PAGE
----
Rush hour protest of panhandling rules
Panhandlers violating the city’s new roadside solicitation rules had some company during rush hour Monday evening, with about 40 supporters at the intersection of U.S. 15-501 and Mt. Moriah Road in southwest Durham.
The city knew local clergy and others protesting would be gathering at 5 p.m. Monday. Jonathan Wilson-Hartgrove of Rutba House, a Christian hospitality house, said earlier Monday that the city and police were aware of their plans for a vigil and to violate the ordinance by walking the medians at the busy intersection.
Durham City Council passed new regulations for solicitation on busy streets that calls for soliciting on one-way streets only, no entrance or exit ramps and solicitors on paved sidewalks, not medians or grassy areas.
Protestors stood on a grassy corner of the intersection near a closed access road, holding banners and signs that read: “Repeal Ordinance 14375” and “Asking for Help is Not a Crime.”
“We’re here trying to say clearly as a community, it should not be a crime to ask for help,” Wilson-Hartgrove, who also is an associate minister at St. John’s Missionary Baptist Church, told those gathered. “We’re going to stand vigil to pray for a better solution,” he said, calling for Durham to change the ordinance so it’s not illegal to ask for help. He and a few others took their places on the medians while others sang “We Shall Not Be Moved” with the additional lyrics of “It’s no crime to beg.”
Carolyn Schuldt, executive director of Open Table Ministry, which ministers to homeless camps, told the group that as Jesus looked toward Jerusalem, they are looking toward a better community.
Nearby, Timothy Alred played with his dog, Reese. Alred said the panhandlers appreciated the support. He has been ticketed for violating the new ordinance twice since it went into affect, including one earlier on Monday. He said his court date is in May. Alred said he hopes a lawyer that’s been doing nice things for him and other panhandlers will help make it “not a crime to beg.”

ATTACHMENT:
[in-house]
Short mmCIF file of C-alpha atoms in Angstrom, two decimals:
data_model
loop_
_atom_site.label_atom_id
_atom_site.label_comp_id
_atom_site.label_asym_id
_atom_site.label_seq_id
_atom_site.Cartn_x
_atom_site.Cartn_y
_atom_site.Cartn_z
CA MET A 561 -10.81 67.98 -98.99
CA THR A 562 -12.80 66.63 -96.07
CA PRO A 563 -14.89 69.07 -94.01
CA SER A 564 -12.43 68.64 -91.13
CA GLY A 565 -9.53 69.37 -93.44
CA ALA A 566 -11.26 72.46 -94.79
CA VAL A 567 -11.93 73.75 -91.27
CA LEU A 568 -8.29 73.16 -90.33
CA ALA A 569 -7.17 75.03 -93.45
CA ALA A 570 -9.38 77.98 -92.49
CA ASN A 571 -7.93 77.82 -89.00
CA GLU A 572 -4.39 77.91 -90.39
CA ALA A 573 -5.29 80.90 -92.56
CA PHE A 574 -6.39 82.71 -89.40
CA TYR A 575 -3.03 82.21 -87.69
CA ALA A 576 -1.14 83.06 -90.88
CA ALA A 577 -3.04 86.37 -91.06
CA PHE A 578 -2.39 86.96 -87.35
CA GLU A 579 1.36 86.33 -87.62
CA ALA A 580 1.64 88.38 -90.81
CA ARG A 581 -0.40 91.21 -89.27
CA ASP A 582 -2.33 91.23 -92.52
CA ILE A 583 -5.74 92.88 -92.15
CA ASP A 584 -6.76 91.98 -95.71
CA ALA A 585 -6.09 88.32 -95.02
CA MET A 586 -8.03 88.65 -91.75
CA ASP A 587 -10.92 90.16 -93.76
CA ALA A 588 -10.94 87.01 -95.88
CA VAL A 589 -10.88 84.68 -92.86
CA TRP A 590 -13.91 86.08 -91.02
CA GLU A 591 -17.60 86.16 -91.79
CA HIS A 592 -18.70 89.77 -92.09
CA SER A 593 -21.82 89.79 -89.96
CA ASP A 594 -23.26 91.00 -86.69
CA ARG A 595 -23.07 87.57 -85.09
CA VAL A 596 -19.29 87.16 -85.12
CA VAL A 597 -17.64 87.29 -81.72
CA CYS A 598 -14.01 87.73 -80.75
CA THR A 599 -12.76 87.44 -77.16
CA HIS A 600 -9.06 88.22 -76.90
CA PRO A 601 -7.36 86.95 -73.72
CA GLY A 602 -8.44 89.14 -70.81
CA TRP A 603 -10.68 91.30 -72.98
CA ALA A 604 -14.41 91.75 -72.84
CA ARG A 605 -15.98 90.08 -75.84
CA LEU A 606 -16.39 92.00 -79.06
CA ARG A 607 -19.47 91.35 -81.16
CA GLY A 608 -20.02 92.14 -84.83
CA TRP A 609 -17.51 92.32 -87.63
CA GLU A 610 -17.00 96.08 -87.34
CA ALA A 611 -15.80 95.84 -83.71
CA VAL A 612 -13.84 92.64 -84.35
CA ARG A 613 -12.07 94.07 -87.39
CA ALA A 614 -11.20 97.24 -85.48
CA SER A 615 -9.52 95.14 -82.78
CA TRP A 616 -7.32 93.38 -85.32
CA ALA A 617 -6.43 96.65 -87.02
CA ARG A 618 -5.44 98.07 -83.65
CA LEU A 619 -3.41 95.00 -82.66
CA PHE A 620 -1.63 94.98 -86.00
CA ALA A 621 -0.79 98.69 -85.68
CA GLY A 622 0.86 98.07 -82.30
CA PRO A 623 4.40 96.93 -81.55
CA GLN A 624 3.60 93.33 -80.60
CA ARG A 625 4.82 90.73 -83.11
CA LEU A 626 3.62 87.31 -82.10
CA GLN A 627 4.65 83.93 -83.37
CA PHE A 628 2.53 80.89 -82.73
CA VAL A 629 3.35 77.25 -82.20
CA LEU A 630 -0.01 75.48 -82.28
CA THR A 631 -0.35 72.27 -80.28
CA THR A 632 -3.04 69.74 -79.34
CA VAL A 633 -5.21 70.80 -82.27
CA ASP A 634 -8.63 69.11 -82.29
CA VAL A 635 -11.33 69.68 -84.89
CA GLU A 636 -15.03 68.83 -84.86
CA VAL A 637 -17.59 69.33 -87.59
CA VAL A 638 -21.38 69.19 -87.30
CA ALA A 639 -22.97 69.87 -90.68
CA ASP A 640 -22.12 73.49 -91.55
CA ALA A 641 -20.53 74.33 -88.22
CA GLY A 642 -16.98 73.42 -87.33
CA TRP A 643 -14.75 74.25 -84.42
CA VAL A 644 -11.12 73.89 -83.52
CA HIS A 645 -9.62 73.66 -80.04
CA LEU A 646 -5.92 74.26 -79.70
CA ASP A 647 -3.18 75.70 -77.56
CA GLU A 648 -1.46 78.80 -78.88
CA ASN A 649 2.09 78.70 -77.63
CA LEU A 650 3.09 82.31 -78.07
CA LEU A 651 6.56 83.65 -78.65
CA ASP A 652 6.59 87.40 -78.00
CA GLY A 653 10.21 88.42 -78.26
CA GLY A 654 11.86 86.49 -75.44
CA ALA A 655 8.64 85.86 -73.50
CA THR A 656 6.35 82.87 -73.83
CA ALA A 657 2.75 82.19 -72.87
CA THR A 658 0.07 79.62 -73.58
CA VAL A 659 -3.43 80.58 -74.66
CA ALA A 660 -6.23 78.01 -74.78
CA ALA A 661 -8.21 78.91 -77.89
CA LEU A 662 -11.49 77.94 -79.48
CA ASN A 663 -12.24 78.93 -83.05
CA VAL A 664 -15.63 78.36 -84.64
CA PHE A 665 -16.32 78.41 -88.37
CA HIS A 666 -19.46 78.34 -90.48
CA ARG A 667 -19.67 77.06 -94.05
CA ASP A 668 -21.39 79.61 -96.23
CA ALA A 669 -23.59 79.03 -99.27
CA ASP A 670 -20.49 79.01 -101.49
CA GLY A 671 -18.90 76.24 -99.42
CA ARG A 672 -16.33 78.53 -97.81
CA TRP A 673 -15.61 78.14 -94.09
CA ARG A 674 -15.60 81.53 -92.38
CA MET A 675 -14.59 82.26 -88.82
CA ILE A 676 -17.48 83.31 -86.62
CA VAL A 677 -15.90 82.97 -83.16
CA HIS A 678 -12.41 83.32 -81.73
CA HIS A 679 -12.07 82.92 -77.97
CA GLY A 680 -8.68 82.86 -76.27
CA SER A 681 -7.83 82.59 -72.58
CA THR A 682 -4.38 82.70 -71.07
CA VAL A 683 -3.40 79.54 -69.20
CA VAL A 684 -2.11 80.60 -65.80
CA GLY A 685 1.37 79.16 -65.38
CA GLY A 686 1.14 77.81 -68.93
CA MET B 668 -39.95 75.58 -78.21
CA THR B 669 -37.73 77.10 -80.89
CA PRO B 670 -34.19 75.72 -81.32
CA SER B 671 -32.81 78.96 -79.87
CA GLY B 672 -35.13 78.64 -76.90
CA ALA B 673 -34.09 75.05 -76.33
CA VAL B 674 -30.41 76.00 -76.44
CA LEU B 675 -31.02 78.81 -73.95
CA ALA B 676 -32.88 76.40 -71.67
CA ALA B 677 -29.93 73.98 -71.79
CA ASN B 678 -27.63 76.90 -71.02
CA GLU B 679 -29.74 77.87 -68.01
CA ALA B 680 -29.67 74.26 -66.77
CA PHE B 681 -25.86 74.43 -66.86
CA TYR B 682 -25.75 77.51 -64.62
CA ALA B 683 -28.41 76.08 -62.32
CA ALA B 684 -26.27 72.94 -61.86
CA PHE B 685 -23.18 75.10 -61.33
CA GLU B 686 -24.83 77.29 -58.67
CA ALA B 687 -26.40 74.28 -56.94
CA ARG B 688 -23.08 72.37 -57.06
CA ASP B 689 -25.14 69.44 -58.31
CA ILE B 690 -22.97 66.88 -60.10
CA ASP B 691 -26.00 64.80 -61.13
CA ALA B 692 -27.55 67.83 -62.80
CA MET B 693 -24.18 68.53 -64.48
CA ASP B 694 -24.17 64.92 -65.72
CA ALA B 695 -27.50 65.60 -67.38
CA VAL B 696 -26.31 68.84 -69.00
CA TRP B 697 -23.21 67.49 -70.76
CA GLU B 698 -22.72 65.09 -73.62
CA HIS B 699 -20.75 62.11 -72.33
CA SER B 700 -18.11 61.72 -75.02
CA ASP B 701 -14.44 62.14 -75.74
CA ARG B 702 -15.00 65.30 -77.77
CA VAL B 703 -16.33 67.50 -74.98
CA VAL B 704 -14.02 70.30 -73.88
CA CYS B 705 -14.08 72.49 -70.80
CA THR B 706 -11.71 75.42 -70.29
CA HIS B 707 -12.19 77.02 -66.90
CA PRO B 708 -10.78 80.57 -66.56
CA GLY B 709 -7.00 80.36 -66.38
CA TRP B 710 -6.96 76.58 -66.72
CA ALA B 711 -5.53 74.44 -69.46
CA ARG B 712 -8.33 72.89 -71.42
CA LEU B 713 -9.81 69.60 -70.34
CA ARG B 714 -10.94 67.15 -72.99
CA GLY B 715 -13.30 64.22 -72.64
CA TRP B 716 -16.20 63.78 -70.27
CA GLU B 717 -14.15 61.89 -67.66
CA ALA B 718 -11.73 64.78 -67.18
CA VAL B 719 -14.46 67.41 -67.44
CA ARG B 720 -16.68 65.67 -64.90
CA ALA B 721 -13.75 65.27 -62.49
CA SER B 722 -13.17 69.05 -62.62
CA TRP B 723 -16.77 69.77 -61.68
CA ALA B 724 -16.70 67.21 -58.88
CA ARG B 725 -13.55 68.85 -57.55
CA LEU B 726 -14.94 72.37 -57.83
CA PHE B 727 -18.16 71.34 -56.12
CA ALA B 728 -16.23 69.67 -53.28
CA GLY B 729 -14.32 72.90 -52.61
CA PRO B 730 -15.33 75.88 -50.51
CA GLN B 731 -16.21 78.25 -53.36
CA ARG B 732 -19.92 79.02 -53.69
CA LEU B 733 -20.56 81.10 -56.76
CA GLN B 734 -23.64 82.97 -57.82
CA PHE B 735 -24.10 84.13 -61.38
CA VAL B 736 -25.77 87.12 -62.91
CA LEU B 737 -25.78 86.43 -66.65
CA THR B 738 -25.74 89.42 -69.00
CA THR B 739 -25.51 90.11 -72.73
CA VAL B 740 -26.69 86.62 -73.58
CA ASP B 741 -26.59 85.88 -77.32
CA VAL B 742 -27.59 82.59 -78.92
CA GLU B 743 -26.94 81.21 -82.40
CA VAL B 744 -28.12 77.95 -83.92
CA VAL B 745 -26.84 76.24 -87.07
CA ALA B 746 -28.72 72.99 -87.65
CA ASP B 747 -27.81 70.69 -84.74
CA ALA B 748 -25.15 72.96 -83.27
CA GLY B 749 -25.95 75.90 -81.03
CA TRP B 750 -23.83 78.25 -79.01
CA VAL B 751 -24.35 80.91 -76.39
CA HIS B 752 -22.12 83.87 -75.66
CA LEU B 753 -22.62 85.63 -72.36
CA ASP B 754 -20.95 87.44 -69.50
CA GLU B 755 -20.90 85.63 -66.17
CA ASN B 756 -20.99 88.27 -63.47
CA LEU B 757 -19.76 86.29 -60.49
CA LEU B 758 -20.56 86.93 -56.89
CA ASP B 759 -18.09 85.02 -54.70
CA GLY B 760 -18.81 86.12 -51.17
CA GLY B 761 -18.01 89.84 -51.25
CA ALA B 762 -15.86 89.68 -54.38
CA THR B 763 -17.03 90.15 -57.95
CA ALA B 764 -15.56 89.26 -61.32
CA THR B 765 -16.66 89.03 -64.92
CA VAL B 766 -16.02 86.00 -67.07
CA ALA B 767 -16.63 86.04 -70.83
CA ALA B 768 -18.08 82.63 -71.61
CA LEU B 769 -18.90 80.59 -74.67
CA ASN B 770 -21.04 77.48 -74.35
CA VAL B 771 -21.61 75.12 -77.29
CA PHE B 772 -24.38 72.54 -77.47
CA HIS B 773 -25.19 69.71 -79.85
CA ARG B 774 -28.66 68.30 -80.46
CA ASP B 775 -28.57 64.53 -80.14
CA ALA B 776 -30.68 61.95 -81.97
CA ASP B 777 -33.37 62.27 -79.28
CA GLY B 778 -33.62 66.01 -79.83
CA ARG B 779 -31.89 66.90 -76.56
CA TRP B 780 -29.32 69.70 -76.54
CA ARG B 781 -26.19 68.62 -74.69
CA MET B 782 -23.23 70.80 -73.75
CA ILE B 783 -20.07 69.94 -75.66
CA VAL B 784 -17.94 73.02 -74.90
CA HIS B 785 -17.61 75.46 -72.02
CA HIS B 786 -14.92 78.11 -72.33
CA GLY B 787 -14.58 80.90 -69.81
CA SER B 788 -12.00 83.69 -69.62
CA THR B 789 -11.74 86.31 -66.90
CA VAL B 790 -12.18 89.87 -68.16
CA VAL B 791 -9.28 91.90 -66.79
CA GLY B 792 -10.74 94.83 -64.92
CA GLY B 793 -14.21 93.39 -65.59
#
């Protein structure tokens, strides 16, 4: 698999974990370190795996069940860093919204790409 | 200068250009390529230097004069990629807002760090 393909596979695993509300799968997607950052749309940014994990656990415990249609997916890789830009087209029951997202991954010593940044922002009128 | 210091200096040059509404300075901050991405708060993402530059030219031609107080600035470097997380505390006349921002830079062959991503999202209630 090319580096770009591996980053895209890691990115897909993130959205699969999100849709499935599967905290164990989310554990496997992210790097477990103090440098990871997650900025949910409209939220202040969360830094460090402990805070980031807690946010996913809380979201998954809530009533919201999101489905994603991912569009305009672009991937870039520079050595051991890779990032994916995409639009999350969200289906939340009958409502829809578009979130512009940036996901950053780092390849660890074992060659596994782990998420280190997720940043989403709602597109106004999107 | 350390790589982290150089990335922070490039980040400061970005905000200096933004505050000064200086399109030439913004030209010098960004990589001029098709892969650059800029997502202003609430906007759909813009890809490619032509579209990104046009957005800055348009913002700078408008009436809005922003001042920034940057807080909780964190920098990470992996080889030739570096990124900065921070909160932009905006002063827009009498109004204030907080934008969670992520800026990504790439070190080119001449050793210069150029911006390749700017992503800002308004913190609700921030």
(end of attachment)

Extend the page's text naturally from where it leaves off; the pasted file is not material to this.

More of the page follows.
“It’s humbling and humiliating to beg. I never wanted to become a beggar,” Alred said. He said he came to Durham from a small town in Montana in December 2009 for treatment of his arm at Duke Medical Center, but has no insurance. Alred said he stays in a local camp. He thinks the new city ordinance is a violation of free speech.
“The police have been real nice. They’re just doing their job,” he said. Alred said he is a fisherman and hopes his arm will be fixed so he can get back to the sea. “The last thing I want to do is be a beggar,” he said.
Durham attorney Scott Holmes has represented local panhandlers who have been ticketed since the ordinance went into effect mid-January. Wilson-Hartgrove said if he and others were ticketed Monday, Holmes would represent them as well. Wilson-Hartgrove said they wanted to be ticketed so they could challenge the ordinance in court. However, when Durham Police Department officers arrived about 5:30 p.m. Monday, they gave protestors on the medians and at the intersection corner the same pieces of paper – fliers announcing the new Durham roadside solicitation rules.
Standing back from the intersection was William Barnhill Jr., who has received three tickets for panhandling under the new ordinance, including one on Monday. His sign read “Homeless. Out of work. Anything helps. Need and will work.” Barnhill would like the new ordinance revoked.
He said he didn’t appreciate the protestors out to support him Monday night, noting the police.
“It’s drawing heat on me. I’m not going to make no money,” Barnhill said. He was born and raised in Durham, he said, and isn’t going anywhere.
Officers left a few minutes later, and by 6 p.m., the protestors started drifting back to their cars. Wilson-Hartgrove and others continued to walk the medians in orange vests a bit longer, holding cardboard signs that read “Please Help.”